On Friday, the market seesawed around with the S&P 500 crossing over the zero line 14 times during the day. As the market searches for direction on a day when job loss data was again “better than expected” even as the unemployment rate ratcheted up to 9.4%. We have now put 3 months between ourselves and the market’s bottom in early March, with almost uninterrupted gains since that time. Remember, it was an internal memo from Citigroup’s (C) CEO Vikram Pandit suggesting that his bank would be profitable in the first quarter that started this extended rally. Other major banks followed suit telling the market that, just months after record losses in the 4th quarter 2008, the largest banks in the country would turn a profit.
With the benefit of a few months of hindsight we know that much of what the banks reported as profits, could be largely explained by clever accounting tricks. An article today on Bloomberg’s website did a great job of displaying exactly what some banks reported as profit in the first quarter.
Citigroup’s $1.6 billion in first-quarter profit would vanish if accounting were more stringent, says Martin Weiss of Weiss Research Inc. in Jupiter, Florida. “The big banks’ profits were totally bogus,” says Weiss, whose 38-year-old firm rates financial companies. “The new accounting rules, the stress tests: They’re all part of a major effort to put lipstick on a pig.”
Further deterioration of loans will eventually force banks to recognize losses that their bookkeeping lets them ignore for now, says David Sherman, an accounting professor at Northeastern University in Boston. Janet Tavakoli, president of Tavakoli Structured Finance Inc. in Chicago, says the government stress scenarios underestimate how bad the economy may get…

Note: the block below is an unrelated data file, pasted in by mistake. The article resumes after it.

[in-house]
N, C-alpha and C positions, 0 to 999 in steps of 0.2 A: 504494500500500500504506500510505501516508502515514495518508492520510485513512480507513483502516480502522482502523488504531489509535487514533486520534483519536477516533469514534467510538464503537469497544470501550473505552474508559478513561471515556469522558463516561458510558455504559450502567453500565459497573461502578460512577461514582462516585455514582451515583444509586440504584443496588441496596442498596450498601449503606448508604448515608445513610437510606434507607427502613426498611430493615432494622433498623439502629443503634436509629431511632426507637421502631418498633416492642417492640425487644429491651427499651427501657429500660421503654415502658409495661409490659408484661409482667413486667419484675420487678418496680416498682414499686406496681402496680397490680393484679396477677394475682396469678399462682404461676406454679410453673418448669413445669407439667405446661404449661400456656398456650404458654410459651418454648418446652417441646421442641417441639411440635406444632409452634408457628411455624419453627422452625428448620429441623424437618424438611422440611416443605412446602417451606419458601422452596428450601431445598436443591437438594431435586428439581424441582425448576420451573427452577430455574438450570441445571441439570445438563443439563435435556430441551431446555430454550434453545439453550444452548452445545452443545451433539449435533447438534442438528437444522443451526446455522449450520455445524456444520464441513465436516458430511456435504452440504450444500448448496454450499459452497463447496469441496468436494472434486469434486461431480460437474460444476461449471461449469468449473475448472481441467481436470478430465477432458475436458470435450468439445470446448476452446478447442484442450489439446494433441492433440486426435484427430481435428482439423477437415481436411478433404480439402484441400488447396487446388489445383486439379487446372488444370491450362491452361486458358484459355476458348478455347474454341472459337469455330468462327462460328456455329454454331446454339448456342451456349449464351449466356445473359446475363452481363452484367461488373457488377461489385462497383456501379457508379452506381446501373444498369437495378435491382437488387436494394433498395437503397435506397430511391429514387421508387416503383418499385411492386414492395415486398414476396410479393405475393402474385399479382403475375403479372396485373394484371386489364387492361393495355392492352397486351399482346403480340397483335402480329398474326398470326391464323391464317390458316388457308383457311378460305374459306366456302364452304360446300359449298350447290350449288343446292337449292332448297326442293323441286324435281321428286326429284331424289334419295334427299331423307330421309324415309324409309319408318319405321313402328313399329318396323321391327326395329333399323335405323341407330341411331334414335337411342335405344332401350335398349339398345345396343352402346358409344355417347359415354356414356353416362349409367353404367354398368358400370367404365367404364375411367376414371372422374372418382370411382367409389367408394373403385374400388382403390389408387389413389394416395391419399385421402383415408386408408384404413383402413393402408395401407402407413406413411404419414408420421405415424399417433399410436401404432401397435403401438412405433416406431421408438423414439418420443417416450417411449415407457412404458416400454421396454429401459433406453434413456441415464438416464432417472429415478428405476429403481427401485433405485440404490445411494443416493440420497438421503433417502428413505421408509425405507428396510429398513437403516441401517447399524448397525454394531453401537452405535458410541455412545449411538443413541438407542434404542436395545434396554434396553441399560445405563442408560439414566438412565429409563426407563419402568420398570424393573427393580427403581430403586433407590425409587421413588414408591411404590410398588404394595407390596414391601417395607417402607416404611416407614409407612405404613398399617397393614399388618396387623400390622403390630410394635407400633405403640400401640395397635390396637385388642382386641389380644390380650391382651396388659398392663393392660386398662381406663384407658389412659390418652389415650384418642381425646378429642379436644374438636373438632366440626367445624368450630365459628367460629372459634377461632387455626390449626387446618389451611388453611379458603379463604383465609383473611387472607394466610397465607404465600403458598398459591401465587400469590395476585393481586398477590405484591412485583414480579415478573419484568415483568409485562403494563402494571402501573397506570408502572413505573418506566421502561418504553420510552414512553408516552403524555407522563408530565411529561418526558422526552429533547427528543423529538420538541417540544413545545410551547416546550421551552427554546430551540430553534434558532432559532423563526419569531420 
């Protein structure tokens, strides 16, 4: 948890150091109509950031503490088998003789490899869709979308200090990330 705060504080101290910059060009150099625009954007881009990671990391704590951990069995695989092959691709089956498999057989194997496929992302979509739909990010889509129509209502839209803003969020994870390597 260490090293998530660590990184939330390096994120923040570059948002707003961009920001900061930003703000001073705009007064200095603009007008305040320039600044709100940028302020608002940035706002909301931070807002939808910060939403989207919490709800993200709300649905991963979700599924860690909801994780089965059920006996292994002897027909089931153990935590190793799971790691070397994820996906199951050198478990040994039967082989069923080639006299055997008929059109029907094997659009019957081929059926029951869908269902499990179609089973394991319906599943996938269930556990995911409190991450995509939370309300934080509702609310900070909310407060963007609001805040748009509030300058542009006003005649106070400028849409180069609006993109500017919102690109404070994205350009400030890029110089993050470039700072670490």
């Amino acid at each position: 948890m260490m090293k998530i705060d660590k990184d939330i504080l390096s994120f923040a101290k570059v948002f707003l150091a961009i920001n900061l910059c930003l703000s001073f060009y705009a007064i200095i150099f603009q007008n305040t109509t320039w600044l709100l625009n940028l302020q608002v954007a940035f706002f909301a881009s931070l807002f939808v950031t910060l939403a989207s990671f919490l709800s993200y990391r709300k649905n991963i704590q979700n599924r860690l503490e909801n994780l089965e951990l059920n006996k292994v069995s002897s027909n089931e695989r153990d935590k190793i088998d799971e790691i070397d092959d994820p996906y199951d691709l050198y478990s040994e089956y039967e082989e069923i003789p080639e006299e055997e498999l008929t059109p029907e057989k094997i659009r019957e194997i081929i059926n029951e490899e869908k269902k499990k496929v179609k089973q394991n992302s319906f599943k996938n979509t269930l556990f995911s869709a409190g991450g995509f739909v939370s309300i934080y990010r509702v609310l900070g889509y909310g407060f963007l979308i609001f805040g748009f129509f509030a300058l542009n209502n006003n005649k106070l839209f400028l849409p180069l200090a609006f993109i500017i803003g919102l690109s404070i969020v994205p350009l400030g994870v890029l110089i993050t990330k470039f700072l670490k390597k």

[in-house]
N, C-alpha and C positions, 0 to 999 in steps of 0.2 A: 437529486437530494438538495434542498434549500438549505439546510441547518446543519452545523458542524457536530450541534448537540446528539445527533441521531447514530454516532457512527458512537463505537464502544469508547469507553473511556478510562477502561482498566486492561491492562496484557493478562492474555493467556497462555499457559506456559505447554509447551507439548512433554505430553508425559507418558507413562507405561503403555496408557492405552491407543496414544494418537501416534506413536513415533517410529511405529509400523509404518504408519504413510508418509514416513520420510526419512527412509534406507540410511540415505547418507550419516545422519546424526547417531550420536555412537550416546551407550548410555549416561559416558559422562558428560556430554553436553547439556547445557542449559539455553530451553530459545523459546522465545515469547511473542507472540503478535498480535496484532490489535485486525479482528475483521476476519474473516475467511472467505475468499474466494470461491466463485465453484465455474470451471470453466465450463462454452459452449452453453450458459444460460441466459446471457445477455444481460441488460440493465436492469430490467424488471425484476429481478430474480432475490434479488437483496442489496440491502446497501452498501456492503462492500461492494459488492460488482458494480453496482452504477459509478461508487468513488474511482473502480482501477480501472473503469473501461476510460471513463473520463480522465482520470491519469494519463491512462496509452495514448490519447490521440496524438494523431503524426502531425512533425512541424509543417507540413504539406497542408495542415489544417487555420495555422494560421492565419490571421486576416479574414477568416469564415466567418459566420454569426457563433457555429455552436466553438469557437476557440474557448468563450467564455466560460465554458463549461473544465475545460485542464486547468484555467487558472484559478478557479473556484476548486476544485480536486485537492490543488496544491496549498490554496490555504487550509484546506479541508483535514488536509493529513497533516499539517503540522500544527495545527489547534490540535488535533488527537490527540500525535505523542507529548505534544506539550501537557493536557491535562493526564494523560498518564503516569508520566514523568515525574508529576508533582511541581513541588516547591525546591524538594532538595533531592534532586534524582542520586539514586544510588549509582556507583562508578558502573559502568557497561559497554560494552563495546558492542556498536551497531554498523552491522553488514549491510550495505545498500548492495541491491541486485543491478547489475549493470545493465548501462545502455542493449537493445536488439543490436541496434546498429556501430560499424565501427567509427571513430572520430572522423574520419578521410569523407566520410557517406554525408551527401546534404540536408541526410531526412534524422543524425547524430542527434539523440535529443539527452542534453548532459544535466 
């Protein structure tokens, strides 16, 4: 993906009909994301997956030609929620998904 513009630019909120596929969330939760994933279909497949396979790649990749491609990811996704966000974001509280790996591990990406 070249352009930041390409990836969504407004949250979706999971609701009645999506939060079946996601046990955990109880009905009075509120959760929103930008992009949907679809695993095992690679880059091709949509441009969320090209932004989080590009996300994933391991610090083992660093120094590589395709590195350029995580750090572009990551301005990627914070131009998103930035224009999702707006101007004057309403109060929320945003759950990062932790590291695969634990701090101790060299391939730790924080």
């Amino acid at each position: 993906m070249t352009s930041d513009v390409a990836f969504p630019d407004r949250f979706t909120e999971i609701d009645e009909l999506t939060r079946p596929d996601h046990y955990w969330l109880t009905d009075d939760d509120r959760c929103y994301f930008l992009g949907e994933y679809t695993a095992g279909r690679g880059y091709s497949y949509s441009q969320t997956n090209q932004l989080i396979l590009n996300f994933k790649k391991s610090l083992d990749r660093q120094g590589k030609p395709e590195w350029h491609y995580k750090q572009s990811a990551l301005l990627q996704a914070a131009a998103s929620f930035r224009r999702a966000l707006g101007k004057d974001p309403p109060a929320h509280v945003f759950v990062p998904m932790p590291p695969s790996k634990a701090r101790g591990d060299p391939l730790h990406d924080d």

Along with that change, FASB also let companies recognize losses on the value of some debt securities on their balance sheets without counting the writedowns against earnings. If banks plan to hold the debt until maturity, they can avoid hurting the bottom line.
At Citigroup, the recipient of $346 billion in fresh capital and asset guarantees from the government, about 25 percent of the quarterly net income came thanks to the debt securities rule change, the bank said.
Another $2.7 billion before taxes came from an accounting rule that lets a company record income when the value of its own debt falls. That reflects the possibility a company could buy back bonds at a discount, generating a profit. In reality, when a bank can’t fund such a transaction, the gain is an accounting quirk, Weiss says.
Citigroup also increased its loan loss reserves more slowly in the first quarter, adding $10 billion compared with $12 billion in the fourth quarter, even as more loans were going bad. Provisions for loan losses cut profits, so adding more to this reserve could have wiped out the quarterly earnings.
Without those accounting benefits, Citigroup would probably have posted a net loss of $2.5 billion in the quarter, Weiss estimates. In the five previous quarters, Citigroup lost more than $37 billion.
Wells Fargo also took advantage of the change in the mark- to-market rules. The new standards let Wells Fargo boost its capital $2.8 billion by reassessing the value of some $40 billion of bonds, the bank said in May. And the bank augmented net income by $334 million because of the effect of the rule on the value of debts held to maturity.”
The market has shown impressive resiliency of late and the bulls appear to be firmly in control. However, at Ockham, we are of the opinion that this sort of pace is not sustainable without a corresponding improvement in underlying market fundamentals. The headlines made banks look stronger than was actually the case, as the quote explains Citi would have lost another $2.5 billion had they applied more traditional earnings standards. The banks have used the opportunity provided by the first quarter earnings and the “better than expected” (there’s that term again) stress tests to raise a lot of capital very quickly. The effect of this will ultimately be positive, but buyers beware on these banks. It will be very hard to pull the same accounting shenanigans again. If the purpose was to inspire confidence in banks once again, it appears to have worked. Lets hope that the improvement in the broad economy allows for banks to resume their more traditional profitable activities, and inspire the kind of confidence that can sustain a further rally.